Anne Frank

It’s bad enough when your book manuscript comes back with a standard rejection saying that it’s “not what we’re looking for at the moment.” At least you can try to believe the book itself is good and you really are a writer.

How would you feel if you got a rejection letter that said, “The girl doesn’t, it seems to me, have a special perception or feeling which would lift that book above the ‘curiosity’ level.” How about if a publisher told you it was, “a dreary record of typical family bickering, petty annoyances and adolescent emotions.” 

That’s what was said about The Diary of Anne Frank.  The book was rejected 16 times in all, yet today more than 30 million copies are in print, making it one of the best-selling books in history.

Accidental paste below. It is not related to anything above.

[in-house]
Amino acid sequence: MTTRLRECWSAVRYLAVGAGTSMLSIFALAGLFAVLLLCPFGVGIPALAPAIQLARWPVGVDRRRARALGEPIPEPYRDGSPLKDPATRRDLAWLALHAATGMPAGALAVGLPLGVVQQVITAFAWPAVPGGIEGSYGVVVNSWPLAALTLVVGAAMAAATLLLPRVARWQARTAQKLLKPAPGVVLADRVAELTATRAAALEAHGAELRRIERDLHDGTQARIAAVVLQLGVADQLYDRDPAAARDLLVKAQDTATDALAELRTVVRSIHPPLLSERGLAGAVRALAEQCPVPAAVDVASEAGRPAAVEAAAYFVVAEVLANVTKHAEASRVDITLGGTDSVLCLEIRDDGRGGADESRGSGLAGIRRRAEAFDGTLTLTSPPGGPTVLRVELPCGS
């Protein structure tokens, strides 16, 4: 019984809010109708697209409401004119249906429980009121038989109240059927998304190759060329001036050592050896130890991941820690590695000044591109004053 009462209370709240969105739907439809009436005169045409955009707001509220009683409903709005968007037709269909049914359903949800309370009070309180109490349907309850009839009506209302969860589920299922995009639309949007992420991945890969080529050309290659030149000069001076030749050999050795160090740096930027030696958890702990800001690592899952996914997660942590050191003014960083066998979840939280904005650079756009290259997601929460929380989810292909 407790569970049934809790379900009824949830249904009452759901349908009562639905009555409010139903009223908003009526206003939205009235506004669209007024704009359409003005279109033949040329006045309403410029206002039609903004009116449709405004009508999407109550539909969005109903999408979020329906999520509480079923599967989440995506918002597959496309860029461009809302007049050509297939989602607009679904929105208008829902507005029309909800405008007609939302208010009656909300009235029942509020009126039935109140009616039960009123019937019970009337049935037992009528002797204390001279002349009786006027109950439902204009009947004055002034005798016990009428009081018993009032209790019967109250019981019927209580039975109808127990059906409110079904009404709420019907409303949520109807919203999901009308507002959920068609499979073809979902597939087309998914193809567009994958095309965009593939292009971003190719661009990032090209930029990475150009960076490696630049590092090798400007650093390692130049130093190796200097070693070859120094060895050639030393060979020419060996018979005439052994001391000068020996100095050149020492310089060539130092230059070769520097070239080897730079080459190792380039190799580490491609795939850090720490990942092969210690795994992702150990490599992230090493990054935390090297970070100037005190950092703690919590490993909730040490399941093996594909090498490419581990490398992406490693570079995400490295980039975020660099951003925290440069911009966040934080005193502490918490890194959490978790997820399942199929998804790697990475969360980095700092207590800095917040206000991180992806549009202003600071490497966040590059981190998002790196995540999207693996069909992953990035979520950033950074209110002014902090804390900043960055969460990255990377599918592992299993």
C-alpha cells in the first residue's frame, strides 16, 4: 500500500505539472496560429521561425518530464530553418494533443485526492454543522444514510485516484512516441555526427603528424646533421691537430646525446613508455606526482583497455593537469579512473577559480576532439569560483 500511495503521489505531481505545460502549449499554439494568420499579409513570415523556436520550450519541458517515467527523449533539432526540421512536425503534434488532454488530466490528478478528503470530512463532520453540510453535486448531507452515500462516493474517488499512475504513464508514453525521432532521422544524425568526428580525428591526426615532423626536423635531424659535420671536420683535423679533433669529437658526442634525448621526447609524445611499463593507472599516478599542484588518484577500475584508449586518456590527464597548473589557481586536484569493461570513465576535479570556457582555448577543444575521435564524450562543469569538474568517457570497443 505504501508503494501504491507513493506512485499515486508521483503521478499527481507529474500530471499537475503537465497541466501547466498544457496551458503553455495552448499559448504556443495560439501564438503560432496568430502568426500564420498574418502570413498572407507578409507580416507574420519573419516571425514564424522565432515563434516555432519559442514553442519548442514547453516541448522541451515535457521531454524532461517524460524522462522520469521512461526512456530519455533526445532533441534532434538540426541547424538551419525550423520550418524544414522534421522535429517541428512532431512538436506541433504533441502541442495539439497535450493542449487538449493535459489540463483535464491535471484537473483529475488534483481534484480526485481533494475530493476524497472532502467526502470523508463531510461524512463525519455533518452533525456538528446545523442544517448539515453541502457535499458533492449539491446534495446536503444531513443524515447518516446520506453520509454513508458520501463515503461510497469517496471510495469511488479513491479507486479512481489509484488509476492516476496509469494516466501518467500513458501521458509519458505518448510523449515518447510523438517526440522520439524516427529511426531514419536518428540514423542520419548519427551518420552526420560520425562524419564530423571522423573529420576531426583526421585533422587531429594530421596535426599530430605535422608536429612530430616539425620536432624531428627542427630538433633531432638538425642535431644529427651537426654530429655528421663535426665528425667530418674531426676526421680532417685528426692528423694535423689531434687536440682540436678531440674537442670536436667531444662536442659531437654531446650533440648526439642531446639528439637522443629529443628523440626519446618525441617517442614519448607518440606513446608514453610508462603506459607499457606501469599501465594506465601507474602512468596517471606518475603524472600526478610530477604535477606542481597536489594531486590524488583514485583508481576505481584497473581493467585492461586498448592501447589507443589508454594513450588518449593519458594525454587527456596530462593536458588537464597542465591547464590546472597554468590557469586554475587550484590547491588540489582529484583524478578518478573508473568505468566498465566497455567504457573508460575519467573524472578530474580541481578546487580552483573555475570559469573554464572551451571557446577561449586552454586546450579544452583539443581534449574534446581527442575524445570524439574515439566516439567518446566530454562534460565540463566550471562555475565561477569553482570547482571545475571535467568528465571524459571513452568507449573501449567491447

Tip of the Week! The clichè, “Beauty is in the eye of the beholder” is also true of writing. In the same way as you love some books that others don’t enjoy – and you can’t finish a book that everyone else raves about, the same is true of publishers and editors. If they have anything constructive to say about your story, take a good look and see if there’s a gem of truth that you need to rectify. Otherwise, perhaps they just don’t like your story. That’s not a sin. Send it out again!